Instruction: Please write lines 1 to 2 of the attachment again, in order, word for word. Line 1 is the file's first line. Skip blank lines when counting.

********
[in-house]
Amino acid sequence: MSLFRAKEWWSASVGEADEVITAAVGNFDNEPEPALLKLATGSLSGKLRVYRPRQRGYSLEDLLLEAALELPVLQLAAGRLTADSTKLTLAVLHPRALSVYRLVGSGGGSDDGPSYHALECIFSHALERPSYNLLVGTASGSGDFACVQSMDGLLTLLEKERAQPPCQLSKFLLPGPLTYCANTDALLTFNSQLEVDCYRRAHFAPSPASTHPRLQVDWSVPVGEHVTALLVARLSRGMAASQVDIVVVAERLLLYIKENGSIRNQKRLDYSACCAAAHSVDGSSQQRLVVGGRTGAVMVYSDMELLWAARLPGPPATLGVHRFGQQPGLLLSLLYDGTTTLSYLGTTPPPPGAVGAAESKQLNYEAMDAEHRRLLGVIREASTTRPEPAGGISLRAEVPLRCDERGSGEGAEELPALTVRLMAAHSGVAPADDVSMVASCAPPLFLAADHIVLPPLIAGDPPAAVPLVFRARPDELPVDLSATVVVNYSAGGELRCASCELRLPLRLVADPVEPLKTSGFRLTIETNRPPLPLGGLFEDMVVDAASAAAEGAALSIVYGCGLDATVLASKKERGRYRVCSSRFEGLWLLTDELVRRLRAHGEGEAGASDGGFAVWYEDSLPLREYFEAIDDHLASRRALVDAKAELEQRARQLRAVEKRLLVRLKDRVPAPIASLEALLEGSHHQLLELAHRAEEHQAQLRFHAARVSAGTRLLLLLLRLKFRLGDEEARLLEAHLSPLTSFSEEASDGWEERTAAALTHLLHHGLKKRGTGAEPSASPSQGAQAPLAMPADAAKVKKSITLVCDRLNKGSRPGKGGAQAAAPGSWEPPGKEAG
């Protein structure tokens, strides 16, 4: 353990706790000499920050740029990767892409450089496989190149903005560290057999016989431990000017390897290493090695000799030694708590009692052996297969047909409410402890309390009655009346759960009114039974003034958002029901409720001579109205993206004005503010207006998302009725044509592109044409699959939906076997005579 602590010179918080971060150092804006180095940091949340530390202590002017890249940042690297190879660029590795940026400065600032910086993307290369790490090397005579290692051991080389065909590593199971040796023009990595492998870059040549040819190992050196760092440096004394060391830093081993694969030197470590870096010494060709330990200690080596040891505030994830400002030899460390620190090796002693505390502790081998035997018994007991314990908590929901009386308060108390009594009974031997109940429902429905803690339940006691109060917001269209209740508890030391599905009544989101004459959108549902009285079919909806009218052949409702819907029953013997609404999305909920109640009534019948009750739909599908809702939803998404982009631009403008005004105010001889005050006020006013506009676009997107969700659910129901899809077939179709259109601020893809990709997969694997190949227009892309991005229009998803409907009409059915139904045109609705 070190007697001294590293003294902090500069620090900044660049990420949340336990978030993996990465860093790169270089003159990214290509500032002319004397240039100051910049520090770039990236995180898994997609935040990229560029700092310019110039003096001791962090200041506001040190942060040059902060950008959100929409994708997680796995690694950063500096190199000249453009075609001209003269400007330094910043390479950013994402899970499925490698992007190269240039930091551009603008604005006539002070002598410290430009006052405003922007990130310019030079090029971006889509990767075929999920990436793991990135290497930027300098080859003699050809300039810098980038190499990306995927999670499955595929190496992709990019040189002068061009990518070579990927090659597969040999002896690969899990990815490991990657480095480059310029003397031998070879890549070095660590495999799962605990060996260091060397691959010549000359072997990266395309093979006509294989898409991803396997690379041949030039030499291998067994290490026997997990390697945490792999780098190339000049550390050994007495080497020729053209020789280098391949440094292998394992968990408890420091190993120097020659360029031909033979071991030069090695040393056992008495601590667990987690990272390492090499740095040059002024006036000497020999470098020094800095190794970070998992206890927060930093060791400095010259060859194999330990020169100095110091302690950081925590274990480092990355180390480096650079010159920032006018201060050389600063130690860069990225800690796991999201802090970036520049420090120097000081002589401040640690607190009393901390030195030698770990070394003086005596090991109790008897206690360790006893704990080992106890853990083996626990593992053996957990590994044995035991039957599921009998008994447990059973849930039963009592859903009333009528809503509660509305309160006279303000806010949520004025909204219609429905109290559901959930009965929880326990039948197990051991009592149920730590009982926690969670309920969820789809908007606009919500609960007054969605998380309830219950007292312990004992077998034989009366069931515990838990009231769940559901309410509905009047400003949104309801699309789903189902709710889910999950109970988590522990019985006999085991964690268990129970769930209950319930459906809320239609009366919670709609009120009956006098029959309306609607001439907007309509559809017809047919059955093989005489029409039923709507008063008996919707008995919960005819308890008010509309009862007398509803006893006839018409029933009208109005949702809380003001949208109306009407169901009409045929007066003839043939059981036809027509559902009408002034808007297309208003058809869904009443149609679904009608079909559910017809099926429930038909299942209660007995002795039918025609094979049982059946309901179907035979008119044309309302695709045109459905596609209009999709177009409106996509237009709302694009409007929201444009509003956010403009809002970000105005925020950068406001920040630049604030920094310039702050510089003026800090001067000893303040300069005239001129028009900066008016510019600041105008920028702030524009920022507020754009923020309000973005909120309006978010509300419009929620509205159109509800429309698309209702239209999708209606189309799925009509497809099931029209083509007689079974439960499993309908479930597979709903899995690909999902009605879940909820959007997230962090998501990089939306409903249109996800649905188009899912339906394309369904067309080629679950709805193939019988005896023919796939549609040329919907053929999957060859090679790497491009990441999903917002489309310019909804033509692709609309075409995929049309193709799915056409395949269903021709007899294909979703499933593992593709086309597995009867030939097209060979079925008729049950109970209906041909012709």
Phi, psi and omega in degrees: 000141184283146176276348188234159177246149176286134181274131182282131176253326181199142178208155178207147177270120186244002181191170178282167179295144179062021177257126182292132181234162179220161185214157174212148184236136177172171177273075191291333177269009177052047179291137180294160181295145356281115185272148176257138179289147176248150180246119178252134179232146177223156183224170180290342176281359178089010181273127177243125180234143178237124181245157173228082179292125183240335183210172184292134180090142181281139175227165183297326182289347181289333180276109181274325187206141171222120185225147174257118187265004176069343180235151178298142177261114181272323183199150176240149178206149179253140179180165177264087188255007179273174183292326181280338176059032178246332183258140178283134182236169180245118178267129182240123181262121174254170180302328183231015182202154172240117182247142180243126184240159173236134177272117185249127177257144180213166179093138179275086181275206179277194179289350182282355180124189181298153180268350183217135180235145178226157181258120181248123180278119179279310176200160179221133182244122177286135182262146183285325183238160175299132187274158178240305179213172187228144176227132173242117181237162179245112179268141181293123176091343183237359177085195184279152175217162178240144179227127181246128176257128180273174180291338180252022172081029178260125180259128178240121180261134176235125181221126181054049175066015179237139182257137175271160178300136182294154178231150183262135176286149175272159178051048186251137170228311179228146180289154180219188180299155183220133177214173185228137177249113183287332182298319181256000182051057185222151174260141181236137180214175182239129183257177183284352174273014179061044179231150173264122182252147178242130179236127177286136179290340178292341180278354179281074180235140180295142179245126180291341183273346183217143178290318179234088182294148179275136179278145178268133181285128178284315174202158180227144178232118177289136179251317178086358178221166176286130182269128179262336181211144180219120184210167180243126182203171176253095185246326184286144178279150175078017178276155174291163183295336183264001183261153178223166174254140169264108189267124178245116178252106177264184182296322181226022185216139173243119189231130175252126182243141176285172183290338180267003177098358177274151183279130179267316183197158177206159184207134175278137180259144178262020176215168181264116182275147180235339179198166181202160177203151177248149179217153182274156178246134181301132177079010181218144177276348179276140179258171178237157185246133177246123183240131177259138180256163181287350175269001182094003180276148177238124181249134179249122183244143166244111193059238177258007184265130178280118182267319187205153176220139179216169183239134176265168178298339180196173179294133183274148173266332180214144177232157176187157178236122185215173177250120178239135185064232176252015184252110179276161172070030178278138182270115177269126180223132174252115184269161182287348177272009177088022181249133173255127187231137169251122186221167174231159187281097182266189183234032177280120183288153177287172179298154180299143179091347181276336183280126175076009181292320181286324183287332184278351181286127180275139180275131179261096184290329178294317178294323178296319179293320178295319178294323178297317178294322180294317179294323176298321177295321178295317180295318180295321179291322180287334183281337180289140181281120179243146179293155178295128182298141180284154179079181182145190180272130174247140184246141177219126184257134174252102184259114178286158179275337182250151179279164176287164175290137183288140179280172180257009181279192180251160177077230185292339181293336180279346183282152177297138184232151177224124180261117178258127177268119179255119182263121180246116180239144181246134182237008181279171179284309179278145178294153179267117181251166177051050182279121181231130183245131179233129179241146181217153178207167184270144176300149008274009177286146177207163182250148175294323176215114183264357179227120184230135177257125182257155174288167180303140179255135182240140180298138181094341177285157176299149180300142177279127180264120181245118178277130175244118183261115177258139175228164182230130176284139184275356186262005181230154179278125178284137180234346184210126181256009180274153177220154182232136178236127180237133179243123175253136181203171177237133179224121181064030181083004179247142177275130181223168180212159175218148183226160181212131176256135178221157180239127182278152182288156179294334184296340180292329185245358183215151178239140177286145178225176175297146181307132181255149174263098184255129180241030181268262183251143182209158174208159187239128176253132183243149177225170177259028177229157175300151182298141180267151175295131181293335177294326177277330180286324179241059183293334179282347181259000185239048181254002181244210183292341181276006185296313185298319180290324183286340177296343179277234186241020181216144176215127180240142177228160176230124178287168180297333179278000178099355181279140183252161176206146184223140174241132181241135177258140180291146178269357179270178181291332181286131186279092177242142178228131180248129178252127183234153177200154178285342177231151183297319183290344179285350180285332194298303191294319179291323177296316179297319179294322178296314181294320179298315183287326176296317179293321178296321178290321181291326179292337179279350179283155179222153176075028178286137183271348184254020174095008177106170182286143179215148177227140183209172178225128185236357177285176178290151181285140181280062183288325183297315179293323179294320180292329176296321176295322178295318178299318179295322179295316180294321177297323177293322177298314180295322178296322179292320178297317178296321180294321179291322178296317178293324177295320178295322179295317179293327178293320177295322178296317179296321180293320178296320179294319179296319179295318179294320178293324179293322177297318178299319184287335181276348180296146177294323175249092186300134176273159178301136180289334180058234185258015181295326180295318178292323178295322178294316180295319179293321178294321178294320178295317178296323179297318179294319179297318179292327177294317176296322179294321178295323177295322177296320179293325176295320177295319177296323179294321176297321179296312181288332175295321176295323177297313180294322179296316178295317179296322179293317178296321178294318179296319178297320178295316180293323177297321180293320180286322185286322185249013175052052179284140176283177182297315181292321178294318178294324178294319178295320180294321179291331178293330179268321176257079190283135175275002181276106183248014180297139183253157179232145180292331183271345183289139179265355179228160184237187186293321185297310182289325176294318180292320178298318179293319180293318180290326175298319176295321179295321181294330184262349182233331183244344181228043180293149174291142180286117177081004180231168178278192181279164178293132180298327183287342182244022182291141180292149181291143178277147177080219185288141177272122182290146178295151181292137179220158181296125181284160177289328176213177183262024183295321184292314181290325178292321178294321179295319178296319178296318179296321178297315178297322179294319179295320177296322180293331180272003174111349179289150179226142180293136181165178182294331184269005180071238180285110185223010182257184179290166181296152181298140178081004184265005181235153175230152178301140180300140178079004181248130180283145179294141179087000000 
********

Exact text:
[in-house]
Amino acid sequence: MSLFRAKEWWSASVGEADEVITAAVGNFDNEPEPALLKLATGSLSGKLRVYRPRQRGYSLEDLLLEAALELPVLQLAAGRLTADSTKLTLAVLHPRALSVYRLVGSGGGSDDGPSYHALECIFSHALERPSYNLLVGTASGSGDFACVQSMDGLLTLLEKERAQPPCQLSKFLLPGPLTYCANTDALLTFNSQLEVDCYRRAHFAPSPASTHPRLQVDWSVPVGEHVTALLVARLSRGMAASQVDIVVVAERLLLYIKENGSIRNQKRLDYSACCAAAHSVDGSSQQRLVVGGRTGAVMVYSDMELLWAARLPGPPATLGVHRFGQQPGLLLSLLYDGTTTLSYLGTTPPPPGAVGAAESKQLNYEAMDAEHRRLLGVIREASTTRPEPAGGISLRAEVPLRCDERGSGEGAEELPALTVRLMAAHSGVAPADDVSMVASCAPPLFLAADHIVLPPLIAGDPPAAVPLVFRARPDELPVDLSATVVVNYSAGGELRCASCELRLPLRLVADPVEPLKTSGFRLTIETNRPPLPLGGLFEDMVVDAASAAAEGAALSIVYGCGLDATVLASKKERGRYRVCSSRFEGLWLLTDELVRRLRAHGEGEAGASDGGFAVWYEDSLPLREYFEAIDDHLASRRALVDAKAELEQRARQLRAVEKRLLVRLKDRVPAPIASLEALLEGSHHQLLELAHRAEEHQAQLRFHAARVSAGTRLLLLLLRLKFRLGDEEARLLEAHLSPLTSFSEEASDGWEERTAAALTHLLHHGLKKRGTGAEPSASPSQGAQAPLAMPADAAKVKKSITLVCDRLNKGSRPGKGGAQAAAPGSWEPPGKEAG